For the leader of any fast-growing company, every day brings a new challenge. A CEO has to manage issues of strategy, culture, talent, customer service and reputation – often all at once.

At VivaTech last week, we got an insight into the first-hand experience of John Chambers who was CEO and Chairman of Cisco from 1995-2017, and who now invests in early-stage tech start-ups around the world, with a particular focus on mentoring emerging leaders. John was joined in a roundtable discussion by Joe Schoendorf, a former Accel partner who has held senior roles at companies from Hewlett Packard to Apple, and who served on the board of the World Economic Forum.

In this first extract from our roundtable, they share their experiences in shaping company culture and handling negotiations with top talent. 

What is the secret to building a robust company culture?

Swedish music sampling startup Tracklib records $1.7 mln


This post is by Iris Dorbian from PE Hub Blog: Venture Capital Deals


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Stockholm-based Tracklib, a music sampling startup, has secured $1.7 million in funding. The investors were Sony Innovation Fund, WndrCo and Jörg Mohaupt.

PRESS RELEASE

Stockholm-based Tracklib, the world’s first record store with songs for sampling, raised $1.7 million to act on its ambitious plan to expand its user base and recording catalog. The round was joined by Sony Innovation Fund; WndrCo; and Jörg Mohaupt, a private, early-stage investor who has invested in several other music companies including Discogs and Amuse. The funding round is in preparation for a Series A funding later this year.

Tracklib will use this funding to continue expanding the user base and music catalog of its pioneering service – affordable, instant sample licensing – to bring more great music to more music producers and artists. Offering a large and diverse catalog of licensed original recordings, including unique stems and multitracks, the groundbreaking service

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Quentic scores funding from One Peak and Morgan Stanley


This post is by Iris Dorbian from PE Hub Blog: Venture Capital Deals


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Berlin-based Quentic, a European providers of software as a service solutions for environment, health, and safety and corporate social responsibility, has secured 15 million euros in funding. The investors were One Peak Partners and Morgan Stanley Expansion Capital.

Source: Press Release

On-demand staffing app Instawork lands $18 mln


This post is by Iris Dorbian from PE Hub Blog: Venture Capital Deals


Click here to view on the original site: Original Post




Instawork, on-demand staffing app for gig workers and hospitality businesses, has raised $18 million in funding, according to a blog post on its site. The investors were Spark Capital, GV, Burst Capital, Benchmark, Y Combinator, Tuesday Capital and SV Angel. As part of the round, Nabeel Hyatt, a general partner at Spark Capital, will join the Instawork board.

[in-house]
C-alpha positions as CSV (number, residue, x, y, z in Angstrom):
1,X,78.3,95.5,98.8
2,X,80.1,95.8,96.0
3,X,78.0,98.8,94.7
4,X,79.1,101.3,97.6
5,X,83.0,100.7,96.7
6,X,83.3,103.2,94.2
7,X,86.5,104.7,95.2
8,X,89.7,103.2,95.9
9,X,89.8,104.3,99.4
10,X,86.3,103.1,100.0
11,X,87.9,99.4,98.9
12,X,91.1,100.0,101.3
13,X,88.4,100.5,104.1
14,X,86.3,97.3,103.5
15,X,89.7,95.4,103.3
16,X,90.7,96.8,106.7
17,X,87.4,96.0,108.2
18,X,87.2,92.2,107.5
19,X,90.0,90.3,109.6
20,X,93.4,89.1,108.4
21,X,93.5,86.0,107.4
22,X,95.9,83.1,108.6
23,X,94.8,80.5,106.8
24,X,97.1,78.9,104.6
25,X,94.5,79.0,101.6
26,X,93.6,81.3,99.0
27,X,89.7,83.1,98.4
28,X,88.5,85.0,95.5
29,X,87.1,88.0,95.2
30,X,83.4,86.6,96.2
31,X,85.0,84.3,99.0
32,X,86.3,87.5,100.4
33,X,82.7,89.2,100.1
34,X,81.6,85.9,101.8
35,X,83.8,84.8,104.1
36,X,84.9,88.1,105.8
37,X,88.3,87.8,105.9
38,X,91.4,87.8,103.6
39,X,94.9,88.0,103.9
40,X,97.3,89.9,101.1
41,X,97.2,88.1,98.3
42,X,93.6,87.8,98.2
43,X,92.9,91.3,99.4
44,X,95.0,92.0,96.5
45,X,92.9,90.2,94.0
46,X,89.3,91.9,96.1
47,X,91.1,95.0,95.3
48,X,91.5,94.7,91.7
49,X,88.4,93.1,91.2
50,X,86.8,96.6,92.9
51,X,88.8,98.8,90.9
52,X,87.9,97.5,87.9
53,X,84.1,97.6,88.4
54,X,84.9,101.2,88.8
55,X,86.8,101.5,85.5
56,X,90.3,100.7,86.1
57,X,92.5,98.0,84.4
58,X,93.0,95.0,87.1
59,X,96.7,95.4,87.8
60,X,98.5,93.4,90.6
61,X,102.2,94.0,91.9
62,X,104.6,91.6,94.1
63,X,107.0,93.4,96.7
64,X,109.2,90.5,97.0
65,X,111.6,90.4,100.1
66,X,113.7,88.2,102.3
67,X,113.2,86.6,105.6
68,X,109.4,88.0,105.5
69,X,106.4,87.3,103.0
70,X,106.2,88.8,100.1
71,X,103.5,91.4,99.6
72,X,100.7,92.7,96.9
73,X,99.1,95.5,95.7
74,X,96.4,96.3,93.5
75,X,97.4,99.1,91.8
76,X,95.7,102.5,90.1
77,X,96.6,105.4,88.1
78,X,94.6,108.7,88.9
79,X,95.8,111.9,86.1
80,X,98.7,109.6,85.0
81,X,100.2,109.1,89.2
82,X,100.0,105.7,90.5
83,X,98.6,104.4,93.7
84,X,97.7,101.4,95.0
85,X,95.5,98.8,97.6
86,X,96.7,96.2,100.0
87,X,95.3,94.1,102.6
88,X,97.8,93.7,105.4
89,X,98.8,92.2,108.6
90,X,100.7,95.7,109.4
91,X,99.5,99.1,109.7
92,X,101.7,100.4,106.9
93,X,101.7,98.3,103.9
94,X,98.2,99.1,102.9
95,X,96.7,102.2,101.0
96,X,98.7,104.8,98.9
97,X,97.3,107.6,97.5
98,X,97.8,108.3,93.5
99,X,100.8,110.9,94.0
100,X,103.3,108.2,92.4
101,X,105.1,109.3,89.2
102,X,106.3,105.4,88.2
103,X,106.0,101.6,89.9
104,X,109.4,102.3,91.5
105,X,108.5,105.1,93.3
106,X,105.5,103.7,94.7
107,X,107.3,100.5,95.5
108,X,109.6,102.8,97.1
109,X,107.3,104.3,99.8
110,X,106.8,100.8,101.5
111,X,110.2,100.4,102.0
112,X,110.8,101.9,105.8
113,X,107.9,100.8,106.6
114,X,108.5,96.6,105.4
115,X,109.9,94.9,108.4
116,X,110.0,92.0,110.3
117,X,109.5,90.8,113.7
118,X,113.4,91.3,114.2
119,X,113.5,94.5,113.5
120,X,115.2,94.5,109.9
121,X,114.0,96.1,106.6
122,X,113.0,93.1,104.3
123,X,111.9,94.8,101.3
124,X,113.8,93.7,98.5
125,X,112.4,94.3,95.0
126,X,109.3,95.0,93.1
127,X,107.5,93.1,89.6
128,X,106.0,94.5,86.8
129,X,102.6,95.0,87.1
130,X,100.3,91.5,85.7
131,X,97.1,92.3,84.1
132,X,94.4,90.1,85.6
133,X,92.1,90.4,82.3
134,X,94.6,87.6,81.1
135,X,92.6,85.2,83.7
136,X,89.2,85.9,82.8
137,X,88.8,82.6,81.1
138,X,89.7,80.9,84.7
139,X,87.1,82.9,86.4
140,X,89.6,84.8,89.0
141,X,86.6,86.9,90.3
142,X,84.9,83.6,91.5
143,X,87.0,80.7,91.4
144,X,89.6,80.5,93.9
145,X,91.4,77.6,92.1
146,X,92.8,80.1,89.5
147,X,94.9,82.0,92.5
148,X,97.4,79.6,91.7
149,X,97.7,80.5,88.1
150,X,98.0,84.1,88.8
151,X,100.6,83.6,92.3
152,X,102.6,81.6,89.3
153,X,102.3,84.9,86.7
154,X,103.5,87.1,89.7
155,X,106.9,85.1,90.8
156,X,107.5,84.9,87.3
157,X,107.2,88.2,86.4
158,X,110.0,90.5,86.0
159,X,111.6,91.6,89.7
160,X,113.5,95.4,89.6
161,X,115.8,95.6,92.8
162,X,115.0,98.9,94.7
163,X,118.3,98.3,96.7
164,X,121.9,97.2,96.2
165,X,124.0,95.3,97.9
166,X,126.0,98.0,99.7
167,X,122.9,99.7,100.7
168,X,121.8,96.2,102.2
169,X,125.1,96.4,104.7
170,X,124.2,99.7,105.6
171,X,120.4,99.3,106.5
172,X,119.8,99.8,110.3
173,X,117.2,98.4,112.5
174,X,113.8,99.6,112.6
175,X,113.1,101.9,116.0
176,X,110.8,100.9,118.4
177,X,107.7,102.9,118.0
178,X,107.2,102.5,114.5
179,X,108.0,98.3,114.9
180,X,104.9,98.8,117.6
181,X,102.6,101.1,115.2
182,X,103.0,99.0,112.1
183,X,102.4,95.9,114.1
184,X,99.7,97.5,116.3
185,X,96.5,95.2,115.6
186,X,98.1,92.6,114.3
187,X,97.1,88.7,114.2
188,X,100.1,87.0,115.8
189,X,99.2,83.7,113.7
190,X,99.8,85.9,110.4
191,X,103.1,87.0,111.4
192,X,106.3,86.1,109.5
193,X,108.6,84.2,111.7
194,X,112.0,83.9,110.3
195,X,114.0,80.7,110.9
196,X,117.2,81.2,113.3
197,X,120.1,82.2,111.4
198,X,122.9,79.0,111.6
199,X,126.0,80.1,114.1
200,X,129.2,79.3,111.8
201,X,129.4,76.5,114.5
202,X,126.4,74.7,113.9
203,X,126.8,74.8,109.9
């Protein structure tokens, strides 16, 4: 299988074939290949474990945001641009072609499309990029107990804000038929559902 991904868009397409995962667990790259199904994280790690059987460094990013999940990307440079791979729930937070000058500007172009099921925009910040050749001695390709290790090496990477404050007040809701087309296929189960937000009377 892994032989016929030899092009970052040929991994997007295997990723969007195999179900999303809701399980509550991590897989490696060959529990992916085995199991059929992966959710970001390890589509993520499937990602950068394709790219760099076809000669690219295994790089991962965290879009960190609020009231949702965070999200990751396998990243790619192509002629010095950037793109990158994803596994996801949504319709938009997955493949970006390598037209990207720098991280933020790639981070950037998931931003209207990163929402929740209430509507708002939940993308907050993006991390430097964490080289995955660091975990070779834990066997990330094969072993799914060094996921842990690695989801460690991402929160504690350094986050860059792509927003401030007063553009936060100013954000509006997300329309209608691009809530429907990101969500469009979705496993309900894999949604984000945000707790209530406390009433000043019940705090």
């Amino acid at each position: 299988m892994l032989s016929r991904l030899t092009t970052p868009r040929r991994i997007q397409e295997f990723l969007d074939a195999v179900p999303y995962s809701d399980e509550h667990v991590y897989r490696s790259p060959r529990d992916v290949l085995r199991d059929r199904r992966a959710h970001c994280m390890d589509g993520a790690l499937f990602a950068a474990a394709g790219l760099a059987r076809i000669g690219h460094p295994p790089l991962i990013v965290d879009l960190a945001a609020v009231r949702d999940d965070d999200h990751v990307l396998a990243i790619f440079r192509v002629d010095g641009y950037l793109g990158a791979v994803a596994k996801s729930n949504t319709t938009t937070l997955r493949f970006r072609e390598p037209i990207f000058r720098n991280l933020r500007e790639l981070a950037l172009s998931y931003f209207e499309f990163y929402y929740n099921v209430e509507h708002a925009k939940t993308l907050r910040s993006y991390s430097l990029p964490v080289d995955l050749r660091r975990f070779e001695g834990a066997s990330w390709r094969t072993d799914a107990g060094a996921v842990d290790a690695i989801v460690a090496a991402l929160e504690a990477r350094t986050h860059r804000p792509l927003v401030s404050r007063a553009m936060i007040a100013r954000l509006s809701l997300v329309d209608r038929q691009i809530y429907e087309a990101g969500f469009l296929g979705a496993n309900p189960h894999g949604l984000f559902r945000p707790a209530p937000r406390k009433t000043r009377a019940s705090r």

Common Financing Mistakes: Bootstrapping Your Company to Death


This post is by MPD from MPD’s Blog - Medium


Click here to view on the original site: Original Post




This post is a continuation of my series of key segments from my book, The Fundraising Rules.

We have all heard the glamorous stories of entrepreneurs becoming billionaires by maxing out their credit cards and launching startups out of their garages. It does happen, but for every success story there are many more failures. While this doesn’t mean that entrepreneurs should cower from a challenge, there are lessons to be learned about how to mitigate some of the risk in the venture. Entrepreneurs should not over-extend their personal finances when starting a company.

While this advice does run counter to the financing strategies prevalent in entrepreneur folklore, I agree with it. When an entrepreneur assumes too much personal financial distress, he loses the ability to invest time in building a business. Put another way, as a person approaches bankruptcy, they lose freedom to be entrepreneurial. If a mountain of credit card

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Chinese travel website Mafengwo racks up $250 mln


This post is by Iris Dorbian from PE Hub Blog: Venture Capital Deals


Click here to view on the original site: Original Post




Mafengwo, a China-based travel website, has raised $250 million in funding. Tencent Holdings Limited led the round with participation from General Atlantic, Qiming Venture Partners, Yuantai Evergreen Investment Partners, NM Strategic Focus Fund and eGarden Ventures.

Source: Press Release

Lion Street completes recap


This post is by from PE Hub Blog: Venture Capital Deals


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Lion Street said May 22 that it completed a recapitalization of the company which returned equity the firm and its owners. Lion Street, of Austin, provides life insurance services. The company has raised $11.1 million in funding, from investors including Austin Ventures, PitchBook said.

PRESS RELEASE

AUSTIN, Texas, May 22, 2019 /PRNewswire/ — Lion Street announced today that it has completed a recapitalization of the company. This transaction returned equity to firms and producers, as well as to the private equity firm. This process demonstrates the evolution of Lion Street as a major distributor of life insurance and wealth management products. It also validated the core belief that the company’s advisors should be first in line for the value created.
“Lion Street’s key differentiator and the core of its value proposition has always been the promise that the company’s Owner-Firms would participate in the value that they create,”